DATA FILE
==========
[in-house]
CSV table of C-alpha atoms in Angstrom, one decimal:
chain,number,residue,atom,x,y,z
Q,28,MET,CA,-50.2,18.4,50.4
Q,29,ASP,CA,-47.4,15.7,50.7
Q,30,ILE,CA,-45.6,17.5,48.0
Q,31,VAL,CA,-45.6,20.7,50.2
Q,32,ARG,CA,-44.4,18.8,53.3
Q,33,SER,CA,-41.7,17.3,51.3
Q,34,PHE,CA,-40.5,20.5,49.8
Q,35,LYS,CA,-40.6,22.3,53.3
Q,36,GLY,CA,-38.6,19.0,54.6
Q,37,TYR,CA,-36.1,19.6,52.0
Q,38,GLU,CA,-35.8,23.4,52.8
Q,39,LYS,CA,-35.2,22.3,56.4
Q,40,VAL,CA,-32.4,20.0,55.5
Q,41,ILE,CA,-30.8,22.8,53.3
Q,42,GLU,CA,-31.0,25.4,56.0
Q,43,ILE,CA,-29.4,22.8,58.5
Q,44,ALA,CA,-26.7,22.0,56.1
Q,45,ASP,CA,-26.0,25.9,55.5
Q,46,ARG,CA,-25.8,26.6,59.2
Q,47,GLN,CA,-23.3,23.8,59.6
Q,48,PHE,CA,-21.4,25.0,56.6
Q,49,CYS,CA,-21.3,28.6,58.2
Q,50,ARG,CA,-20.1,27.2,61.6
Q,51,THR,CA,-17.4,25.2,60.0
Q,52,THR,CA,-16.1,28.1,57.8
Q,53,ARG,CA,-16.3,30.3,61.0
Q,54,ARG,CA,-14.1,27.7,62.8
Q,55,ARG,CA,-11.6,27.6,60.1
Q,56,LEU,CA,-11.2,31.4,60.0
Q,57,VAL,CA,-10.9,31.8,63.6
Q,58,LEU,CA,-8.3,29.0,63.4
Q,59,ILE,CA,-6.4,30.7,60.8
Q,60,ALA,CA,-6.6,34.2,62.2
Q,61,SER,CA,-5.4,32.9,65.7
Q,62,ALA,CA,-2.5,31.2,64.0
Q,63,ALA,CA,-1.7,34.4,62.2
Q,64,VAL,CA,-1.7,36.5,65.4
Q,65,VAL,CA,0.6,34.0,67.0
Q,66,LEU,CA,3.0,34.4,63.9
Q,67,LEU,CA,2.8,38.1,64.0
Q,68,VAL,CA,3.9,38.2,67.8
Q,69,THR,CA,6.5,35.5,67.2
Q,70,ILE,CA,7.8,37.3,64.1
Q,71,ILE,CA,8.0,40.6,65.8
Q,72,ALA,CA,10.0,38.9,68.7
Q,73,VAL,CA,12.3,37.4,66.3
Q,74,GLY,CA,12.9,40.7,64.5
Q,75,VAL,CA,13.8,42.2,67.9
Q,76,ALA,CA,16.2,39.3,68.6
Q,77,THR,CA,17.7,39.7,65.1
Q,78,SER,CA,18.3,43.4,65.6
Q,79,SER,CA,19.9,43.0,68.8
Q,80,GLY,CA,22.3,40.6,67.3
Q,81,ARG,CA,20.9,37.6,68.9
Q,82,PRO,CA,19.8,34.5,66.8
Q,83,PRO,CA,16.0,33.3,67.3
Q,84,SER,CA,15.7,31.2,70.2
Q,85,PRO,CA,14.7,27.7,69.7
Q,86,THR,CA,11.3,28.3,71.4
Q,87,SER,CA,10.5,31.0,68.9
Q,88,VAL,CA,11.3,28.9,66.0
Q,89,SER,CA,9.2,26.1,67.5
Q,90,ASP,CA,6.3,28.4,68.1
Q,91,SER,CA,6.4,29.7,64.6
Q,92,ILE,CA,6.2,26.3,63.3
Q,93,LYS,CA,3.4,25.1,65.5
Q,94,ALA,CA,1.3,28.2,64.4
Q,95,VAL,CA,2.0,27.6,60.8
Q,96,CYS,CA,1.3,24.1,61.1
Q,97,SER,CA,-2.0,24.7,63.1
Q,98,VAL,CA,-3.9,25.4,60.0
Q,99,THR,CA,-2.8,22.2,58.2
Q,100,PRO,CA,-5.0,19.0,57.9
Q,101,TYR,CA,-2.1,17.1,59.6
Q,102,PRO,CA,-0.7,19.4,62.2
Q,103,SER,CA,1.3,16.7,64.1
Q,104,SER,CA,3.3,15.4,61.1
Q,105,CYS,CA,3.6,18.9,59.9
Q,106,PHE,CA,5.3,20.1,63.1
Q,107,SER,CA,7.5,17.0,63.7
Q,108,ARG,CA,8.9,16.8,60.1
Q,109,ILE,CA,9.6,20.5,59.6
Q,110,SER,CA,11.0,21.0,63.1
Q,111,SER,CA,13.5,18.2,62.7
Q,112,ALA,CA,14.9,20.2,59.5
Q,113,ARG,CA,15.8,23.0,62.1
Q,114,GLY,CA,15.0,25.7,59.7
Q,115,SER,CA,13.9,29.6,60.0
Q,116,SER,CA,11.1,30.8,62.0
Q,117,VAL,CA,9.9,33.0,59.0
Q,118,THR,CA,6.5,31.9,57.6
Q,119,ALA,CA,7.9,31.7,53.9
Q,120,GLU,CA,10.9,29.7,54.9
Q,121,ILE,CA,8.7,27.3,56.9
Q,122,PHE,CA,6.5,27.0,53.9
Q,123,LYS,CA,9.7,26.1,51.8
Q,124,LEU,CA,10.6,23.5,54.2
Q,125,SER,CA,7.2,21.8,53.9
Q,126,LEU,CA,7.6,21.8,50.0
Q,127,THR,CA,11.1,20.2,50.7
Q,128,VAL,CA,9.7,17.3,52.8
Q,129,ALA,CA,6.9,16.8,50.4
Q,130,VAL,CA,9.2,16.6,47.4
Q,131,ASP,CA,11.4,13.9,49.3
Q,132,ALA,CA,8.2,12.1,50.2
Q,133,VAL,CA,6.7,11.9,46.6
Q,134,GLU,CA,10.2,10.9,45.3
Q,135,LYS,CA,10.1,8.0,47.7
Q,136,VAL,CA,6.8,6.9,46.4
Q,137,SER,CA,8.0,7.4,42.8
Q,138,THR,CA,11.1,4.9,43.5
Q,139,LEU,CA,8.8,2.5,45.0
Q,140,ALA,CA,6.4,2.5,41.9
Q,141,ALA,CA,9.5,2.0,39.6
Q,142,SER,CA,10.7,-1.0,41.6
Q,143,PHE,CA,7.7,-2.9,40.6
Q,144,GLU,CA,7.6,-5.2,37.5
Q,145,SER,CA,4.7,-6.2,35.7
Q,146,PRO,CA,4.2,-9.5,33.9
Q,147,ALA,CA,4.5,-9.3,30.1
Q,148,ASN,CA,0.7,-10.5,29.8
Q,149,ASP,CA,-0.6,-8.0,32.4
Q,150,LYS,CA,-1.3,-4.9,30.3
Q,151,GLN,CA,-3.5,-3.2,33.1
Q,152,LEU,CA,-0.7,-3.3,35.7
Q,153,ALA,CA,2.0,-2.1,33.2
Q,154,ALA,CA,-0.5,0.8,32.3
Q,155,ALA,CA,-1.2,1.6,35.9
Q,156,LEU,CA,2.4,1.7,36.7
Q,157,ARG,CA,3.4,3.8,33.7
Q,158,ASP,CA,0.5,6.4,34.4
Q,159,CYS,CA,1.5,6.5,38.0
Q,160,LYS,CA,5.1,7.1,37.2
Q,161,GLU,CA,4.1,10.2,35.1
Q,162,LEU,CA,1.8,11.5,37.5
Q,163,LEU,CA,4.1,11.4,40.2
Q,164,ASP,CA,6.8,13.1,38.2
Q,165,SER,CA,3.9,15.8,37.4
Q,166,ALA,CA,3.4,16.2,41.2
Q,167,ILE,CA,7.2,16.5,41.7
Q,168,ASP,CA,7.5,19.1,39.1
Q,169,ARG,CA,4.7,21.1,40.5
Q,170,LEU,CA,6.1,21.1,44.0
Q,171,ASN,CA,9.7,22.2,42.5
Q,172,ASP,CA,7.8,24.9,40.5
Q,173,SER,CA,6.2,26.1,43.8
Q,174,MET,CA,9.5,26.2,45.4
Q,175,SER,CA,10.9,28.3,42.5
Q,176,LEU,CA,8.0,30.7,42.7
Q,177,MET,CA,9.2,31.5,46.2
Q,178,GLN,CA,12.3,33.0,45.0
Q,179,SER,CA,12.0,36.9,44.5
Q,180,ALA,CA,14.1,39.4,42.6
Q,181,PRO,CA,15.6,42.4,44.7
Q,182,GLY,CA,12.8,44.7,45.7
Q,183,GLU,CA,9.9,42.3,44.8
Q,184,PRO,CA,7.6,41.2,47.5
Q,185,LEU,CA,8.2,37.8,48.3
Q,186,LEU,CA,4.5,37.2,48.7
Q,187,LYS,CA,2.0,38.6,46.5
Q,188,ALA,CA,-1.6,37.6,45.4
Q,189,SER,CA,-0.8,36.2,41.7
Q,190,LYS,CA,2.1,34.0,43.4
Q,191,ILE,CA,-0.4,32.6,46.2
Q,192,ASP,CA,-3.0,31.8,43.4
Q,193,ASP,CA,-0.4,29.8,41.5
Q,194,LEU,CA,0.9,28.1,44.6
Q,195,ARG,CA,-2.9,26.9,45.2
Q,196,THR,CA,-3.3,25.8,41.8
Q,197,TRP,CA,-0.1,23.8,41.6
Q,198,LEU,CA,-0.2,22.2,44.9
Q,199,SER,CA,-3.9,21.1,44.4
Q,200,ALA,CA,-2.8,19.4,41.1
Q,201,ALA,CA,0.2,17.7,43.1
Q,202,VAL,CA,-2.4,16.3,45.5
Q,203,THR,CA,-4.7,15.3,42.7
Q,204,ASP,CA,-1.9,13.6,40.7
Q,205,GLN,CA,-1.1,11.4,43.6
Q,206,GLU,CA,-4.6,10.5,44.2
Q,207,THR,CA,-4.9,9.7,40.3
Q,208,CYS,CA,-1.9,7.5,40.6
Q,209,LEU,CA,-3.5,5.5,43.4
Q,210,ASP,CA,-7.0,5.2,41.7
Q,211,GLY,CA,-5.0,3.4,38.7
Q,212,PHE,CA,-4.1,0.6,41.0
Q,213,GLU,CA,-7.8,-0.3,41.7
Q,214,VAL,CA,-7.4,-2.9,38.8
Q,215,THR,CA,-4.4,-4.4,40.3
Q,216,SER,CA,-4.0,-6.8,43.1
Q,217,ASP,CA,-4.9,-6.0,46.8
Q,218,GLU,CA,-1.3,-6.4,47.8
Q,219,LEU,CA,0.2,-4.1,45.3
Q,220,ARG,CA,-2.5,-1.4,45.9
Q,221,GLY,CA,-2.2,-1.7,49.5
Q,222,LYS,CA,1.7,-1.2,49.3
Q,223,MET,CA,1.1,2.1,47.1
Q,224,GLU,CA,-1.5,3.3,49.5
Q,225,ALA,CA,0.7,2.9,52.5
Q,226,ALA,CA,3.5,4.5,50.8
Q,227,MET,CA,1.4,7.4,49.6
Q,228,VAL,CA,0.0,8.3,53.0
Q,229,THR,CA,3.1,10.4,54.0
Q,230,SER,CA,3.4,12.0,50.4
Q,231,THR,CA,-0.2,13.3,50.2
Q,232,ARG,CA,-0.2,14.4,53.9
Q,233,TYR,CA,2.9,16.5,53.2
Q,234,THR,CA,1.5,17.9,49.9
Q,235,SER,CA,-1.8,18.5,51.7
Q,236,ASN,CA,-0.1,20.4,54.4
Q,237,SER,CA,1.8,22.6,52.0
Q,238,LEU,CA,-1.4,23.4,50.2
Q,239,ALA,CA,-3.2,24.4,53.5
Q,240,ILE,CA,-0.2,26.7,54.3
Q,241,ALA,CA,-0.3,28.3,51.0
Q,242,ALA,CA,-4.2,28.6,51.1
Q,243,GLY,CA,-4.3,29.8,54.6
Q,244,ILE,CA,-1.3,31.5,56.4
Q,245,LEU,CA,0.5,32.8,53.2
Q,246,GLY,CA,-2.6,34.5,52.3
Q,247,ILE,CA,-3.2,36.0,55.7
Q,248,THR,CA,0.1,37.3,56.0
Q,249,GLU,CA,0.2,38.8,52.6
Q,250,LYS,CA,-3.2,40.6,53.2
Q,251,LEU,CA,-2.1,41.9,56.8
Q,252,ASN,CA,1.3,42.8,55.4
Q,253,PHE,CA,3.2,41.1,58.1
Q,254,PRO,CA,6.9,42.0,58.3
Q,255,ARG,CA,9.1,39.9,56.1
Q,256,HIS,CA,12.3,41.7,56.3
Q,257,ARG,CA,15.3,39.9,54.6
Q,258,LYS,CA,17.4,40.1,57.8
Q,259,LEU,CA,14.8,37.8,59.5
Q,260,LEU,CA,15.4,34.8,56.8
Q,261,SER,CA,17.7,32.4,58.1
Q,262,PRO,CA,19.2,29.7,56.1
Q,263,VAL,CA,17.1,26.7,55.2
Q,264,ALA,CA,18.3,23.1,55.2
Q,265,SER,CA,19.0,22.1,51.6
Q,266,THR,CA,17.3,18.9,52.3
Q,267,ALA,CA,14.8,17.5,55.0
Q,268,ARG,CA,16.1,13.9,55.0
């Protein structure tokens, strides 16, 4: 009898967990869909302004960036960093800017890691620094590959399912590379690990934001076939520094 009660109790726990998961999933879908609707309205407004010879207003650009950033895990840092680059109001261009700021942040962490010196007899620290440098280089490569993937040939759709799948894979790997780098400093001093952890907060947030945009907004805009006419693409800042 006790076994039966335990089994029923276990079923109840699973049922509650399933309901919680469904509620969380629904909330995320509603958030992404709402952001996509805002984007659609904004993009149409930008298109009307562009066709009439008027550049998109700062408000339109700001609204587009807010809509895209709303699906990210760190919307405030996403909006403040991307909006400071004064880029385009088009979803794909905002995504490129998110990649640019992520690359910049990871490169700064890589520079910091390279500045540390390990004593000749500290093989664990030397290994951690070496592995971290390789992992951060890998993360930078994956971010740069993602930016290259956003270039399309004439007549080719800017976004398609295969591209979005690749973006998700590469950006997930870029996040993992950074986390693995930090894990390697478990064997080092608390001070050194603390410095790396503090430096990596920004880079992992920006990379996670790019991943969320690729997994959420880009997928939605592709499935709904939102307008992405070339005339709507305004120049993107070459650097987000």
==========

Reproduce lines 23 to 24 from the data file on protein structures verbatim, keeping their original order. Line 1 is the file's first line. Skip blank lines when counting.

Q,47,GLN,CA,-23.3,23.8,59.6
Q,48,PHE,CA,-21.4,25.0,56.6